The US Food & Drug Administration (FDA) issued an alert today advising consumers to a hepatitis A virus (HAV) contamination of frozen blackberries sold under the Kroger grocery store “Private Selection” brand. This contamination was discovered by the FDA as a part of an ongoing frozen berry sampling assignment.
The FDA is advising consumers not to eat and to throw away frozen fruit purchased from Kroger and other retail locations, including Fred Meyer, packaged under Kroger’s “Private Selection” brand.
The recalled products are
- PRIVATE SELECTION FROZEN TRIPLE BERRY MEDLEY, 48 OZ (BEST BY: 07-07-20; UPC: 0001111079120)
- PRIVATE SELECTION FROZEN TRIPLE BERRY MEDLEY, 16 OZ (BEST BY: 06-19-20; UPC: 0001111087808)
- PRIVATE SELECTION FROZEN BLACKBERRIES, 16 OZ (BEST BY: 06-19-20, 07-02-20; UPC: 0001111087809)
All 3 of these products are available at Fred Meyer grocery stores in Bellingham according to the company’s online shopping service.
The FDA and the Centers for Disease Control and Prevention (CDC) say they are not aware of any cases of hepatitis A linked to the consumption of Kroger Private Selection brand frozen blackberries.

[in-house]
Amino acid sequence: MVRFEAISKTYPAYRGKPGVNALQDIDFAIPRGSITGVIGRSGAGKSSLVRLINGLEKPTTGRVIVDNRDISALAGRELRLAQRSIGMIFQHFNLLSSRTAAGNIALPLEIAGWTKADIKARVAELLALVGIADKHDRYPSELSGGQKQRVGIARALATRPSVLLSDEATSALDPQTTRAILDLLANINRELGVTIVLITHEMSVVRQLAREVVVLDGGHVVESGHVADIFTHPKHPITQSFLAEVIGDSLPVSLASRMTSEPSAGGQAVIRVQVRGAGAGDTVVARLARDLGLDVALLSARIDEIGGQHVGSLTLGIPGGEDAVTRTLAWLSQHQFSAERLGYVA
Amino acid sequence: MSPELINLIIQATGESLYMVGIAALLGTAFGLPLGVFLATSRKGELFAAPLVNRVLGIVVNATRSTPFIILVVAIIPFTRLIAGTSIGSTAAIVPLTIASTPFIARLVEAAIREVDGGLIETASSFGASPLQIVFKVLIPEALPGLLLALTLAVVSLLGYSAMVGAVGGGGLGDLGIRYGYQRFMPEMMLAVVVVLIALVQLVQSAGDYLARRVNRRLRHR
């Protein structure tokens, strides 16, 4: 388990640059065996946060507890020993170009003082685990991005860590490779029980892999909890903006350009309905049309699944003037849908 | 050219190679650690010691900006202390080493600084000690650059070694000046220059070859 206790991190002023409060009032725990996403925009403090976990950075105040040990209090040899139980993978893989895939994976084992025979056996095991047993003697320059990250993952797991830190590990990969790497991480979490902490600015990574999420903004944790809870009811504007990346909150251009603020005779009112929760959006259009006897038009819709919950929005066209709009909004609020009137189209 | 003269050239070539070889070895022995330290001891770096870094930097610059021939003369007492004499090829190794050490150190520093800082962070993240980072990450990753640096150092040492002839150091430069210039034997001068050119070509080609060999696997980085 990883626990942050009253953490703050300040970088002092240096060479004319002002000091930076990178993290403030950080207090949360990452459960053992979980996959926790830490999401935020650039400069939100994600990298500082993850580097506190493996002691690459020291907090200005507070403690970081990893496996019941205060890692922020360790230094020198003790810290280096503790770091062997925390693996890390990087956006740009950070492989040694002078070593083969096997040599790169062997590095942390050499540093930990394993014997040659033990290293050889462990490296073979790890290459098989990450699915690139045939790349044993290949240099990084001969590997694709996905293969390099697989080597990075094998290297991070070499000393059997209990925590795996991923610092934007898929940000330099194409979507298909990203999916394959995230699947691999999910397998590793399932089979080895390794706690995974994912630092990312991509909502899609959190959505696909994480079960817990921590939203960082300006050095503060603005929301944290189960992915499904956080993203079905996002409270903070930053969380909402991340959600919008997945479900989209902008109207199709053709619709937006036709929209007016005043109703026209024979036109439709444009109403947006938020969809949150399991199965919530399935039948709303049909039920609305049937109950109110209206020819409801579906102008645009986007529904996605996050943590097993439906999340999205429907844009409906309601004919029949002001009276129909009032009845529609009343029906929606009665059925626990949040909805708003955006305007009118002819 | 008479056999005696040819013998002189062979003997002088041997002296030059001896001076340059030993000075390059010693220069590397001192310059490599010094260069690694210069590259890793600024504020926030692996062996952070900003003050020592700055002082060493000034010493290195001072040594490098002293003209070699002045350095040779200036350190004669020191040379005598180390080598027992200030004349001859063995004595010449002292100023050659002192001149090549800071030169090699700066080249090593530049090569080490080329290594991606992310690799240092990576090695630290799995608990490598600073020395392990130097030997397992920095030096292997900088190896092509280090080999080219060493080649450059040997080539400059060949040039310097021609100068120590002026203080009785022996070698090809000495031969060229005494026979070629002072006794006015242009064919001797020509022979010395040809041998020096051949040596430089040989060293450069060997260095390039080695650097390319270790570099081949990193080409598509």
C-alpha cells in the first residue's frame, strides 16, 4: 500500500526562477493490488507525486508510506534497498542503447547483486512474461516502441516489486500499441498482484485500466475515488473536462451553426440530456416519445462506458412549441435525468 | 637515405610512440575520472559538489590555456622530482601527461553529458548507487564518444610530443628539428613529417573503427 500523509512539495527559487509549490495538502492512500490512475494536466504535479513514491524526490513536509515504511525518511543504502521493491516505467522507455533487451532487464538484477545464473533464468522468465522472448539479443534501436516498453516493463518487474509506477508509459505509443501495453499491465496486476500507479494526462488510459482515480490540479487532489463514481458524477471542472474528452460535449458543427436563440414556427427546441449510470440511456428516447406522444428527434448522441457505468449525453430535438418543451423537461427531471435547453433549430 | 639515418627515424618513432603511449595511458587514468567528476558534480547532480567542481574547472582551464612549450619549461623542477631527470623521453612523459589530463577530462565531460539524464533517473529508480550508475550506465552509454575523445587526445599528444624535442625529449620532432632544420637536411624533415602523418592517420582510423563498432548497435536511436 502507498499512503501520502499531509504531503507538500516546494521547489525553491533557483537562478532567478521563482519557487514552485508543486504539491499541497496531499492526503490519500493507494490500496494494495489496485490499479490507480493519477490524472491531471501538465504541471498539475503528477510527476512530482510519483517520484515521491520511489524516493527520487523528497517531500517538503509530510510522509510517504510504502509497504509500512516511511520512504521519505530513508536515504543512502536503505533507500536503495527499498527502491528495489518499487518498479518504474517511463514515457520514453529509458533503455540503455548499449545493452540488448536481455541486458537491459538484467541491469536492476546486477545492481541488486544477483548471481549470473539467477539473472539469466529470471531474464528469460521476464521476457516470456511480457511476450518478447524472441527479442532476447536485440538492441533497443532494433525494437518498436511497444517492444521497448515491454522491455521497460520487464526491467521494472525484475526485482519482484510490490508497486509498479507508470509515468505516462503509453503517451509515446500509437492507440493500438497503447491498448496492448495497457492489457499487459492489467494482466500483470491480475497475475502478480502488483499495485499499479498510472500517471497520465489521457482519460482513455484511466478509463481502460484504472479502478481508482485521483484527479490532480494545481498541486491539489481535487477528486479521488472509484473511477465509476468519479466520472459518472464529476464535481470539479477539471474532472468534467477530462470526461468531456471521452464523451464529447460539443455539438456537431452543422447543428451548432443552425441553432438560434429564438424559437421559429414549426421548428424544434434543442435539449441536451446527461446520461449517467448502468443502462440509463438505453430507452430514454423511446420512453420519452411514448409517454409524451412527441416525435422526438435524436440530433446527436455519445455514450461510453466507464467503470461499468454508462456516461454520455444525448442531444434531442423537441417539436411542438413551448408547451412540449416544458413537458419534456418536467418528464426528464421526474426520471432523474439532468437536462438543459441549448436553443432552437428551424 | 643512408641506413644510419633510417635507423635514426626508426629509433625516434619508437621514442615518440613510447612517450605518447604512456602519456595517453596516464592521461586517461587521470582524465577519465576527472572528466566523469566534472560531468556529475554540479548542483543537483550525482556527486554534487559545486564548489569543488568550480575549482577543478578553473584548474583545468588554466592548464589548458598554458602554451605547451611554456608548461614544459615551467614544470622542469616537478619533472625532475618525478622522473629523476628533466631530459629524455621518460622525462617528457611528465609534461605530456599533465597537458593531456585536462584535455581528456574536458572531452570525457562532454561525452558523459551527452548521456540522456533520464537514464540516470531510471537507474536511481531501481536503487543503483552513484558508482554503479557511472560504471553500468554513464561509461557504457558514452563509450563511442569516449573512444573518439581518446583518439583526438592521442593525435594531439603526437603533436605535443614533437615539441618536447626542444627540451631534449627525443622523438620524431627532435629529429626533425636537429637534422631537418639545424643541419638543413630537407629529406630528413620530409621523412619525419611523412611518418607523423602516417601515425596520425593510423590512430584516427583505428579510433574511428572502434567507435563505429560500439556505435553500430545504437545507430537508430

The FDA is continuing to investigate to determine whether there are other implicated products according to today’s announcement.
The FDA is recommending that consumers who consumed the frozen berries listed above and have not been vaccinated for HAV consult with their healthcare professional to determine whether post exposure prophylaxis (PEP) is indicated. PEP may be recommended for unvaccinated people who have been exposed to HAV in the last two weeks; those with evidence of previous hepatitis A vaccination or previous hepatitis A infection do not require PEP.
FDA officials say Hepatitis A virus (HAV) can result in a liver infection that may be inapparent. When symptoms do occur, they can range in severity from a mild illness lasting a few weeks to a severe illness lasting several months. HAV is found in the stool and blood of people who are infected. HAV is spread when someone ingests the virus, usually through person-to-person contact or from eating contaminated food or drink. Contamination of food with the hepatitis A virus can happen at any point: growing, harvesting, processing, handling and even after cooking.
Contact your healthcare provider if you think you may have become ill from eating frozen blackberries or if you believe that you have eaten any of the frozen blackberry products noted above within the last two weeks.